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Mnuchin tells CNBC he's confident President Trump and China's Xi Jinping can make progress in stalled trade talks.World Economyread more
U.S. stock index futures jumped Wednesday morning after Treasury Secretary Steven Mnuchin told CNBC that the U.S. and China were close to reaching a trade deal.US Marketsread more
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Trump is willing to talk with Iran, but he's "also determined to enforce the U.S. and our allies' interests in the region," Mnuchin tells CNBC.Politicsread more
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AbbVie's deal to buy Allergan for about $63 billion is a "nice exit from a tough situation," RBC Capital Markets analyst Randall Stanicky says.Biotech and Pharmaceuticalsread more
Omada Health just raised $73 million at a valuation of around $600 million as it seeks to expand its digital health offerings.Technologyread more
Amazon subsidiary IMDb is expected to announce this week a free, ad-supported video service for Amazon Fire TV users, according to several people with knowledge about the matter. The new service, which will be similar to The Roku Channel or some parts of Hulu, will feature TV shows and movies. It will be available to all Fire TV users, not just Amazon Prime Video users.
News of the video service was previously reported by The Information.
The move could help Amazon capture revenue from the lucrative TV advertising market, which is expected to generate almost $70 billion in revenue in the U.S. this year according to eMarketer. Advertising budgets for over-the-top services, where people can watch TV without a cable or satellite subscription, are only about $7 billion, according to Merkle. But the market is growing rapidly.
The service will also help Amazon continue to grow its share of the digital advertising market, which is dominated by Google and Facebook. According to eMarketer, Amazon is now the third-largest digital advertiser, with about 4 percent of the market; Google and Facebook combined have more than 57 percent.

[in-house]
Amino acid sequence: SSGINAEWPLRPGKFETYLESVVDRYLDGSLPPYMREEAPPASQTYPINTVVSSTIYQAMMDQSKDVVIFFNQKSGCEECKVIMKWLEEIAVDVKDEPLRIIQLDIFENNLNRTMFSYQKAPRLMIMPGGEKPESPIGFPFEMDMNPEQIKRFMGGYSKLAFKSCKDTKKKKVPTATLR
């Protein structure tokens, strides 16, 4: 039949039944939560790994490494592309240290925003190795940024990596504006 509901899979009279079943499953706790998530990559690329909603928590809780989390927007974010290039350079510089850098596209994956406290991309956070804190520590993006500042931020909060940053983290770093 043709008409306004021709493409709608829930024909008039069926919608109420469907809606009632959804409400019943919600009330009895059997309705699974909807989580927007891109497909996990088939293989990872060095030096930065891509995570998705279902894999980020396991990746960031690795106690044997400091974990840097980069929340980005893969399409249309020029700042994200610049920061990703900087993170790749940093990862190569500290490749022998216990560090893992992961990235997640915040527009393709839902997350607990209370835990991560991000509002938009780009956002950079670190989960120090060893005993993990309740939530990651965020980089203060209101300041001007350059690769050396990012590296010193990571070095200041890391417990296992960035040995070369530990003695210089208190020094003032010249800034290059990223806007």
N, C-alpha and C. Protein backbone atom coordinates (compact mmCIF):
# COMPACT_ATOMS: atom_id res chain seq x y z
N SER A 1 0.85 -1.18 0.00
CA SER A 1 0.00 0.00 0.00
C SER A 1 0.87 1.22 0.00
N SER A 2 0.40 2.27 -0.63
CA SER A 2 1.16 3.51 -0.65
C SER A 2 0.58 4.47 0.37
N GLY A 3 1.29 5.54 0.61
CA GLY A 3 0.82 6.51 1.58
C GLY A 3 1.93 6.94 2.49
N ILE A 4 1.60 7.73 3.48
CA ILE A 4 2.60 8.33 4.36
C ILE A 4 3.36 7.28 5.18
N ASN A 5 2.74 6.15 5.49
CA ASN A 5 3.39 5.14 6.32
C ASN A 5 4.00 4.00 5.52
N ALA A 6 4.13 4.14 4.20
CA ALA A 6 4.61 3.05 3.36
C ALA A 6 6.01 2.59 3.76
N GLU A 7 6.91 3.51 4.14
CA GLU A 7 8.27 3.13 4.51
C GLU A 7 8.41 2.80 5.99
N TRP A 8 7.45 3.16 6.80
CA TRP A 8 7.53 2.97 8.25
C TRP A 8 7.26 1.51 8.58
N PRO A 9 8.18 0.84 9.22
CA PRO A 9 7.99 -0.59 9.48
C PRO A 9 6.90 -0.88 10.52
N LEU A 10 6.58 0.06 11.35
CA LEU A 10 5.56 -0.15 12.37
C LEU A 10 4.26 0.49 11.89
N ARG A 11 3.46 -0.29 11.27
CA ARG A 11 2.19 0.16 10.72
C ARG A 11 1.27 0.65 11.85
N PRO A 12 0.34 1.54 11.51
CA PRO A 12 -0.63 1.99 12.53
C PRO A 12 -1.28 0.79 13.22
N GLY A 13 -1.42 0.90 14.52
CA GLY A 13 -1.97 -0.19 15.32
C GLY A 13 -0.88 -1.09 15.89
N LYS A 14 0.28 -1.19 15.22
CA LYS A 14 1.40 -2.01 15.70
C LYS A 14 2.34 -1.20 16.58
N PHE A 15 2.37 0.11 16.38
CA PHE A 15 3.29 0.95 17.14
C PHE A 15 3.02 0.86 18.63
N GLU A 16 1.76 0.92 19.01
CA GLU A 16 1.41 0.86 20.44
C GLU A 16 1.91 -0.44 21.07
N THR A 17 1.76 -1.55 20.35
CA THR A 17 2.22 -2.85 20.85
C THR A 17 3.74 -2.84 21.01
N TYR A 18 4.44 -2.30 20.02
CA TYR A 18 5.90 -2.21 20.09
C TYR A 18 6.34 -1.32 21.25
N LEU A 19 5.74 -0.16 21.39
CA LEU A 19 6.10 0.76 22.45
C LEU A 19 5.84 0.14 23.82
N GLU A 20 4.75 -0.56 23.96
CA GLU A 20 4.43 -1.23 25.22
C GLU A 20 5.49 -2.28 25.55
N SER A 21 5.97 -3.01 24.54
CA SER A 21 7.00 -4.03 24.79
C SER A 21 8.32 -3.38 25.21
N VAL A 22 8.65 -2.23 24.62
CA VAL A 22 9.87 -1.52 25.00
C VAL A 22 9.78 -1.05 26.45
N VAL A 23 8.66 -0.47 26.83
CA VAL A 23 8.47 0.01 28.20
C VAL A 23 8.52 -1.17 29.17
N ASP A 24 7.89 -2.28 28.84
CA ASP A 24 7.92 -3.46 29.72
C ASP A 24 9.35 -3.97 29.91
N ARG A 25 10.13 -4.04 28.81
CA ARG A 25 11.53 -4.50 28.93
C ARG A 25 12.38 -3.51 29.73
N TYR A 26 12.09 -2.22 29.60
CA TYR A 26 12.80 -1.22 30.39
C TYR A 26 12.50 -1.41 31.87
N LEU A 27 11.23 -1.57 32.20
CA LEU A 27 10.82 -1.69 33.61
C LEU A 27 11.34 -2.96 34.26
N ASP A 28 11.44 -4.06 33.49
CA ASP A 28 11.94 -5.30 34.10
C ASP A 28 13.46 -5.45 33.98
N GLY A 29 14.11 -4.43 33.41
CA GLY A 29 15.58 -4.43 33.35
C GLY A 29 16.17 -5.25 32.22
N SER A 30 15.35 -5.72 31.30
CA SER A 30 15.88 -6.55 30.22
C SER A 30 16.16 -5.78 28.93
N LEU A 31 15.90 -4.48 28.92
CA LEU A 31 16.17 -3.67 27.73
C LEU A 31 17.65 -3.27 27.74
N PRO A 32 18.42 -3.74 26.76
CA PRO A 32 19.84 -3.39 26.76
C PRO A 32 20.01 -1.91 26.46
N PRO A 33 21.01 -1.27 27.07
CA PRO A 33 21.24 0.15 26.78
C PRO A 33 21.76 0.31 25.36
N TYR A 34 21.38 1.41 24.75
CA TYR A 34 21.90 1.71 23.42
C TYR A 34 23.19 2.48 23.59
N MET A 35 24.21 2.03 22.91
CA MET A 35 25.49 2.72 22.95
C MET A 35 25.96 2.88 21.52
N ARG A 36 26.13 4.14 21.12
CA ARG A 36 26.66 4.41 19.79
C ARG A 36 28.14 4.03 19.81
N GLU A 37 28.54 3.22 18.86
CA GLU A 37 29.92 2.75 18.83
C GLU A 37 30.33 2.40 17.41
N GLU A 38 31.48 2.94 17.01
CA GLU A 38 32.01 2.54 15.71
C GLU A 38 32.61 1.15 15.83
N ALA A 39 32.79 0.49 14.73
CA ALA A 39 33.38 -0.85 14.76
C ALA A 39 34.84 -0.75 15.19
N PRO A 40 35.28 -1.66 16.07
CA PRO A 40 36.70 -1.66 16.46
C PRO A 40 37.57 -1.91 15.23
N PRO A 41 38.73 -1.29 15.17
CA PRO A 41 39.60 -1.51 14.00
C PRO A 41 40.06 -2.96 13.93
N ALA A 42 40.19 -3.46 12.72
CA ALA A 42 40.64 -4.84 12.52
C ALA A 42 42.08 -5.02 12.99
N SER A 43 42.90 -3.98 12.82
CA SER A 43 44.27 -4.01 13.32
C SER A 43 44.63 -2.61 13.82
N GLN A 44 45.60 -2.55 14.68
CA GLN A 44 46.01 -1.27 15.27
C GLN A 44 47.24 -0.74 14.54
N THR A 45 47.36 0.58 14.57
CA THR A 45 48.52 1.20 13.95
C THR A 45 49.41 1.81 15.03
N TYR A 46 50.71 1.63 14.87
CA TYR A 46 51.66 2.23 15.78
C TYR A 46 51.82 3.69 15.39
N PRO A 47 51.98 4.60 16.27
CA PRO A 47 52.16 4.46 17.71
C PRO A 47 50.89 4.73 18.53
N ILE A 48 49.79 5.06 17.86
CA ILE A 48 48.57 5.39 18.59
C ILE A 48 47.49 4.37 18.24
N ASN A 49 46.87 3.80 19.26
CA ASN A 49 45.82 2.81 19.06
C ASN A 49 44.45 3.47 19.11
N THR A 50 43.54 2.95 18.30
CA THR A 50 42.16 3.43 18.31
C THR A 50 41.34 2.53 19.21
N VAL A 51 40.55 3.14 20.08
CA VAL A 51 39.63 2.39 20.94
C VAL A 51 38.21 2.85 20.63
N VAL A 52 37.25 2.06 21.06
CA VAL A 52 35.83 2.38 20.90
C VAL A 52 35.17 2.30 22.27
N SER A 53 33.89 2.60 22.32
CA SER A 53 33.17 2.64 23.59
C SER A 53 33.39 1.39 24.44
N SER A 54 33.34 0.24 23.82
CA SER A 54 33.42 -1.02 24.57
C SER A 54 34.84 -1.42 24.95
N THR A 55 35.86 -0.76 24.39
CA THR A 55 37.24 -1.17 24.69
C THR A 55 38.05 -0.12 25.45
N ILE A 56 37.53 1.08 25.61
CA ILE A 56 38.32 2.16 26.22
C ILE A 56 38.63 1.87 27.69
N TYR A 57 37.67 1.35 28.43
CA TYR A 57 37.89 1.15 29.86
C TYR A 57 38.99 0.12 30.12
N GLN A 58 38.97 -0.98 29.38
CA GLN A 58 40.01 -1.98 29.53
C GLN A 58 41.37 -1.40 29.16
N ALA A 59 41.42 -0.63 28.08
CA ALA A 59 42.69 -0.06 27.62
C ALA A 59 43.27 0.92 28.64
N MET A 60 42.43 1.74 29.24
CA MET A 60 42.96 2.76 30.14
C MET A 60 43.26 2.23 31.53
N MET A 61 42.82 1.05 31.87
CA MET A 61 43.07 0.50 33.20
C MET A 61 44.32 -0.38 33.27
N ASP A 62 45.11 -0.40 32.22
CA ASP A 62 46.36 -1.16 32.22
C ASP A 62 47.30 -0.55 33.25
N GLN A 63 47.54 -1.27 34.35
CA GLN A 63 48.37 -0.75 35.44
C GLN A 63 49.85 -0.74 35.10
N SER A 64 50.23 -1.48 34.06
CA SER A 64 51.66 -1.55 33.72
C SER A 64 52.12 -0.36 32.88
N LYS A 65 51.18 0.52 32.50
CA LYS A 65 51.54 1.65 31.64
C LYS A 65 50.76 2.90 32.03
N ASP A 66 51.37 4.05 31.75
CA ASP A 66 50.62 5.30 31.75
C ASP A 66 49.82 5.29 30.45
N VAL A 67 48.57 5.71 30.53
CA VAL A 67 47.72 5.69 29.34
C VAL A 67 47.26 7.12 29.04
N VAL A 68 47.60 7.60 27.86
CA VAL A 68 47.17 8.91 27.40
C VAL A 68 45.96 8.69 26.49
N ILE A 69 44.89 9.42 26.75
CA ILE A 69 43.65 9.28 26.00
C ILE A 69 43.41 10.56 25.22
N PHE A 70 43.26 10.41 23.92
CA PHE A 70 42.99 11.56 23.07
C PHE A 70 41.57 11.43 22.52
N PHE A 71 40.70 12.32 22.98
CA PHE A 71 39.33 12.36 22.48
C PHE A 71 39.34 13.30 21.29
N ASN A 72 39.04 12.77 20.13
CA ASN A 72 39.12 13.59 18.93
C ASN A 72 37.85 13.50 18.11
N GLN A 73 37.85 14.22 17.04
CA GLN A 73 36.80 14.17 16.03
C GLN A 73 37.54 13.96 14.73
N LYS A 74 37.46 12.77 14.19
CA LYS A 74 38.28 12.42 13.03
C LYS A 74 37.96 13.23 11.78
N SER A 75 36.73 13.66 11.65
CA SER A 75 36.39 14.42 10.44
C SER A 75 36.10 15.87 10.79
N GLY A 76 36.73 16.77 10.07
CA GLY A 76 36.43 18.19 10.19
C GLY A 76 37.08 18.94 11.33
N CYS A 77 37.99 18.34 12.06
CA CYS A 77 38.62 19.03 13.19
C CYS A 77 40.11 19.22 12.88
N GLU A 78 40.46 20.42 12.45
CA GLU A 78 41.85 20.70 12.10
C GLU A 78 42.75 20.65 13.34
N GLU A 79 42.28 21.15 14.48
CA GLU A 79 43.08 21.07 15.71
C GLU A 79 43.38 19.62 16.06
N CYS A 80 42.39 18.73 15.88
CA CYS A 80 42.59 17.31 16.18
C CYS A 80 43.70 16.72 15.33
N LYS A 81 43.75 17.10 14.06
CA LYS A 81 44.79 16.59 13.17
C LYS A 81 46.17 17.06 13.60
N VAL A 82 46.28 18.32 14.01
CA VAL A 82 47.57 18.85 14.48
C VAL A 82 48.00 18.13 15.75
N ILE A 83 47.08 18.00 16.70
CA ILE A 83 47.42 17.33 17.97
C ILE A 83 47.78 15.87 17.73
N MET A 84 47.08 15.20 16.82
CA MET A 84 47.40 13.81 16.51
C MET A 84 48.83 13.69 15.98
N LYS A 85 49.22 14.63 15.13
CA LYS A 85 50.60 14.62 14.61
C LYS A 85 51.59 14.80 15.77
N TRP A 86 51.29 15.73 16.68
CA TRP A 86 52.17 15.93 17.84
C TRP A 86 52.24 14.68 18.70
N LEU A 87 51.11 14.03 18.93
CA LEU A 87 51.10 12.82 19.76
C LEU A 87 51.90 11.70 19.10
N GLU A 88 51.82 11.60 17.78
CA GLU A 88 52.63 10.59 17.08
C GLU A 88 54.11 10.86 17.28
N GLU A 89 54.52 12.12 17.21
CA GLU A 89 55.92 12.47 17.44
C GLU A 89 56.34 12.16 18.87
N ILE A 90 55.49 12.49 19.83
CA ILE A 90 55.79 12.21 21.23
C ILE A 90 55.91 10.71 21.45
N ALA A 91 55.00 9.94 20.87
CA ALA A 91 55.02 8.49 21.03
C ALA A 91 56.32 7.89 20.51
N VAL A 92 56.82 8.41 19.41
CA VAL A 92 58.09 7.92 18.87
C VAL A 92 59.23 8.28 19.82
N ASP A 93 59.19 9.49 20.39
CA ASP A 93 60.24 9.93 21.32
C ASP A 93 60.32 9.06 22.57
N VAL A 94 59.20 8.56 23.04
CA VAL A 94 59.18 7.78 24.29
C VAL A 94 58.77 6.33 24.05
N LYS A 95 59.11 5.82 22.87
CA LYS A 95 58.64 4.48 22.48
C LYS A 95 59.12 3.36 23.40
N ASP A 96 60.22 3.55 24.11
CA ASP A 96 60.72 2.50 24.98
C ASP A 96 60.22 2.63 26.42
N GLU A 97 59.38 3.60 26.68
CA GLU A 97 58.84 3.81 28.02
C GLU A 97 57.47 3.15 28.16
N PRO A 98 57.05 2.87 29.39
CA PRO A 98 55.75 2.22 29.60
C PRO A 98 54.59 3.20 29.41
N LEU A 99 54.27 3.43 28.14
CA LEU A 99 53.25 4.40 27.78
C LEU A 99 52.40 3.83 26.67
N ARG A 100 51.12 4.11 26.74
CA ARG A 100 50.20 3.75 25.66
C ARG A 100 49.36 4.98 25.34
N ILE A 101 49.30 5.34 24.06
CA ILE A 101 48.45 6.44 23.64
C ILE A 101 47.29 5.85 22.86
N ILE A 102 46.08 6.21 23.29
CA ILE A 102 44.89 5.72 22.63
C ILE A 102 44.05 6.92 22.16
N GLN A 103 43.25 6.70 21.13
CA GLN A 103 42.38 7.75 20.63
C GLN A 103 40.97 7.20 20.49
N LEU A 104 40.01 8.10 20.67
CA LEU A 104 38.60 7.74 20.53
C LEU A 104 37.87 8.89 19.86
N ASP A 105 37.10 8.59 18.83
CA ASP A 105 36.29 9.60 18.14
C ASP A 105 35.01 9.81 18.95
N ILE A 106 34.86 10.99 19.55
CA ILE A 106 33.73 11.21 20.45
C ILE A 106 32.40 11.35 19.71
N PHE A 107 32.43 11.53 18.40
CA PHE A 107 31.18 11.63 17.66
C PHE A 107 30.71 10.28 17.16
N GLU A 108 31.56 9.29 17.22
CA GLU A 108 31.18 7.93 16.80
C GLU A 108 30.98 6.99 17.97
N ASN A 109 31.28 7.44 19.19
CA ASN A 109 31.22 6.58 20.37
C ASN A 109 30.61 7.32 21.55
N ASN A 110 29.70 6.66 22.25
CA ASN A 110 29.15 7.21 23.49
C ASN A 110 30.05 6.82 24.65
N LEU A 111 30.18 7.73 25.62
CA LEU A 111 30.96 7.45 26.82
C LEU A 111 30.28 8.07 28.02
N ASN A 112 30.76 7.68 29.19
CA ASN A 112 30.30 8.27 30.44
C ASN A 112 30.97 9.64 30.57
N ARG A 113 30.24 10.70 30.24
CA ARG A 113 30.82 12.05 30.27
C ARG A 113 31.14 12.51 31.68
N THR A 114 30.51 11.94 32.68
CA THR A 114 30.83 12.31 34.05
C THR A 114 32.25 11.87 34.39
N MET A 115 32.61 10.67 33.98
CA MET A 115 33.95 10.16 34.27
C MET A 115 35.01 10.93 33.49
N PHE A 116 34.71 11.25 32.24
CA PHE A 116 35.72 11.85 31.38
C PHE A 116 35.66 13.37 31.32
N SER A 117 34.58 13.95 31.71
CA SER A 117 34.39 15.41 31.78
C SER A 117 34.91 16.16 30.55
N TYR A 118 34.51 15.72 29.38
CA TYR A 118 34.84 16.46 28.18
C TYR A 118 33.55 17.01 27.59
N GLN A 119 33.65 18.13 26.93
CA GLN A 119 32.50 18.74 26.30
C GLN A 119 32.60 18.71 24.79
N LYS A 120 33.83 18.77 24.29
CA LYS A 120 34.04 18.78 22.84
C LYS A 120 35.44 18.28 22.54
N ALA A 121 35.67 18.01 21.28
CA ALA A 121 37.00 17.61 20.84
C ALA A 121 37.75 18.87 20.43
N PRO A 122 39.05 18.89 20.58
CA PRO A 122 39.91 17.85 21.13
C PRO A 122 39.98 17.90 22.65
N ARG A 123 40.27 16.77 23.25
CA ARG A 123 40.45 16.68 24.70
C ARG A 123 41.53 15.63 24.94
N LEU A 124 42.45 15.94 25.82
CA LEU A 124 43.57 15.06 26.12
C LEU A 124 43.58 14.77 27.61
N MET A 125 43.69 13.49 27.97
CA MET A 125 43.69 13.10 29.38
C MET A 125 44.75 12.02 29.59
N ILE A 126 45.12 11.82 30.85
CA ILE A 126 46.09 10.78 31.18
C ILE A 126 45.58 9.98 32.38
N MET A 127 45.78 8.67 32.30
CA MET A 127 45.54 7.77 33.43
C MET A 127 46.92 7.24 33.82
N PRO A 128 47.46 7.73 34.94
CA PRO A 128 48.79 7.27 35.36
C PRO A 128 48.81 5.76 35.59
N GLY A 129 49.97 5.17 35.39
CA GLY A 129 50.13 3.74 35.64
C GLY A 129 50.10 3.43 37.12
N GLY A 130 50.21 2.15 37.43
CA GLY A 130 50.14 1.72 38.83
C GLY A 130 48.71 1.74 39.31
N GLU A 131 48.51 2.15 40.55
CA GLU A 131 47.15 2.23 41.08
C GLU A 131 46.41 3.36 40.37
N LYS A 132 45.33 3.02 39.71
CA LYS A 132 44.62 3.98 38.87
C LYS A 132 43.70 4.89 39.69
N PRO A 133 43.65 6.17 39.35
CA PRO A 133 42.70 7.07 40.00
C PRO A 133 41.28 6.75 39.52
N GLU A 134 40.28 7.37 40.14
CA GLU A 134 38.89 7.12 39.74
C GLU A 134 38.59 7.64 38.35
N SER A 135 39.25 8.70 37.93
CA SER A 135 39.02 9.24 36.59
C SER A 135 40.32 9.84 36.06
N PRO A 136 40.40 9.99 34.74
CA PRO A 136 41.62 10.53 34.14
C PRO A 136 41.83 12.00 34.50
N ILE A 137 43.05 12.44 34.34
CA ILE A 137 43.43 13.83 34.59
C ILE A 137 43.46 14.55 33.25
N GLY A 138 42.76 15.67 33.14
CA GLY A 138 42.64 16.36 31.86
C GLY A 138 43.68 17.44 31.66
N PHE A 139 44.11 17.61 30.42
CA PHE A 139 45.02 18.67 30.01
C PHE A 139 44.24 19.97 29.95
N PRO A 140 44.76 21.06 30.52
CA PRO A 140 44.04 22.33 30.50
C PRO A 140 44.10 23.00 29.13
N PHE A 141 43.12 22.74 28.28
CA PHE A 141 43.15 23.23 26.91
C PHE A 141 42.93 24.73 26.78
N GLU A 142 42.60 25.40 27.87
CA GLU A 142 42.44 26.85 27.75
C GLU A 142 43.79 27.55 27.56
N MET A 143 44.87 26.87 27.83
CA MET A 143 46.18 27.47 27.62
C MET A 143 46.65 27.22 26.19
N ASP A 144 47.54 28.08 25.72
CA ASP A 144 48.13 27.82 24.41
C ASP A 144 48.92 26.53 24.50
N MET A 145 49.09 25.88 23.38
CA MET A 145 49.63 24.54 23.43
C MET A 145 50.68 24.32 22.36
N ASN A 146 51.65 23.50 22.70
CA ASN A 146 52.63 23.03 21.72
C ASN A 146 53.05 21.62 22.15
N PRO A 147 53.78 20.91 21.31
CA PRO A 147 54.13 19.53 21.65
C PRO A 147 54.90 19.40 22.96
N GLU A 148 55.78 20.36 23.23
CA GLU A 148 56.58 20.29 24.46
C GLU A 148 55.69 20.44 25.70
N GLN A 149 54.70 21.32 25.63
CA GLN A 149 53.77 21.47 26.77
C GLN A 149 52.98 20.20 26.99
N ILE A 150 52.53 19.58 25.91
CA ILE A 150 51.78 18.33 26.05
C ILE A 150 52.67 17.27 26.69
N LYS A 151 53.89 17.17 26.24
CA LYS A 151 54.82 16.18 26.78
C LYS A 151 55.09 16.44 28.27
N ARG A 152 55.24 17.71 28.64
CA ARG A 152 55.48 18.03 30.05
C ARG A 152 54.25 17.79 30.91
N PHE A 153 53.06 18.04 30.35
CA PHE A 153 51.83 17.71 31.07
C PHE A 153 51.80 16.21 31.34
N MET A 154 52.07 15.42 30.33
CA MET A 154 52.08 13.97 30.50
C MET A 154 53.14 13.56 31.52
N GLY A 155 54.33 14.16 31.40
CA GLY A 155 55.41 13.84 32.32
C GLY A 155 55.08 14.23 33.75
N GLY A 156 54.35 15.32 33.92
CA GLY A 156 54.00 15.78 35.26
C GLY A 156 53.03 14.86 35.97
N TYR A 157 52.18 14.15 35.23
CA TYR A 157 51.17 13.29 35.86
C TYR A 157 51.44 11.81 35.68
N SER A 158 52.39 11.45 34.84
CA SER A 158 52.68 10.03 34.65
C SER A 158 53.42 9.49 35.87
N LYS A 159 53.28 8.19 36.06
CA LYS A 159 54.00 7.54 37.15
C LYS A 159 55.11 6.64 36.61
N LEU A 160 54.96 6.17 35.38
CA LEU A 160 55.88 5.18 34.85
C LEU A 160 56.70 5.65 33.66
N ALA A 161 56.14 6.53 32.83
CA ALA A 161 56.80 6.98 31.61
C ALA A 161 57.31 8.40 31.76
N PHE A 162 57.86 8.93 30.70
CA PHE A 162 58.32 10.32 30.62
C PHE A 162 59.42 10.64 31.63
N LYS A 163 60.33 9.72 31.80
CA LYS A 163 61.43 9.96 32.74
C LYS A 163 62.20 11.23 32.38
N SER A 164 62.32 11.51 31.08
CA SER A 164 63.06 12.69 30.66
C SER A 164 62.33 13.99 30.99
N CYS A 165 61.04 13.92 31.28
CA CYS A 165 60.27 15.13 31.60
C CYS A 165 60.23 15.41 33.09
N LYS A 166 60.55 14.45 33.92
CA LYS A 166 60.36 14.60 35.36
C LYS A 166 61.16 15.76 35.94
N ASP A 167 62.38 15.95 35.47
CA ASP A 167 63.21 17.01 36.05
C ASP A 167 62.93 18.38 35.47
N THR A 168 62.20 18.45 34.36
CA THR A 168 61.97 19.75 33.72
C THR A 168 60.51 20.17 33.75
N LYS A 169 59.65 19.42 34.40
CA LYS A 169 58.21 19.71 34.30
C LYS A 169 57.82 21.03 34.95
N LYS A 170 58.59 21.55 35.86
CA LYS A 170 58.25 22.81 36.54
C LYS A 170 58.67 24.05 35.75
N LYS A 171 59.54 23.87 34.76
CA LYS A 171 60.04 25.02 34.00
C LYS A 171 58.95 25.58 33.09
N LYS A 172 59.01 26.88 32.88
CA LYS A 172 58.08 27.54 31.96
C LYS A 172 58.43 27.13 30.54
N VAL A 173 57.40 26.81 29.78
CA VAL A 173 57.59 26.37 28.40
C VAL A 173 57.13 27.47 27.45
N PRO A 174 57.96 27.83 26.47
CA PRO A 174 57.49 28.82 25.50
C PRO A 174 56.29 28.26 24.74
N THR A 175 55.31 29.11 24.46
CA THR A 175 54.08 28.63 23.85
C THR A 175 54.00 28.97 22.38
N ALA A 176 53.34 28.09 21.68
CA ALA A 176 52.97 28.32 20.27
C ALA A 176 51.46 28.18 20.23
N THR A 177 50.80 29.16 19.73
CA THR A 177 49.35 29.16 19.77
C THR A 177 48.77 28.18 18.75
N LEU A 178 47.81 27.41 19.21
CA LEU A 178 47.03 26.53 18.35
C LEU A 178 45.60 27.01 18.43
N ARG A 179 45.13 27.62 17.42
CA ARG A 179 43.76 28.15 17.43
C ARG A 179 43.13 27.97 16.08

On the new service, advertisements can appear between content, and marketers will be able to wrap ads around an embedded video "player," similar to the experience on many web sites. Amazon already allows commercials on content on Fire TV apps, but this would vastly expand the offering and allow for more insights from Amazon's massive user base.
To lure more brands, Amazon will allow marketers access to its proprietary data to help target video advertising for the first time on Fire TV, one agency executive said. Amazon is expected to account for about half of the U.S e-commerce market by the end of the year, per eMarketer. Companies can combine that information with third-party data on consumers to help advise where they want to put their ads.
The company has been in discussions with at least three major media companies to bring their programming to the new Fire TV service, according to sources familiar with the talks. Content will include libraries of past shows and movies. An advertising executive said Amazon has considered creating an ad-supported Prime Video version of the service as well. Amazon said it has no plans to offer a free, ad-supported version of Prime Video.
The announcement will be made this week during Advertising Week in New York, two people said. Amazon declined to comment on the other reports in this story.
Note: CNBC parent company NBCUniversal is a part owner of Hulu.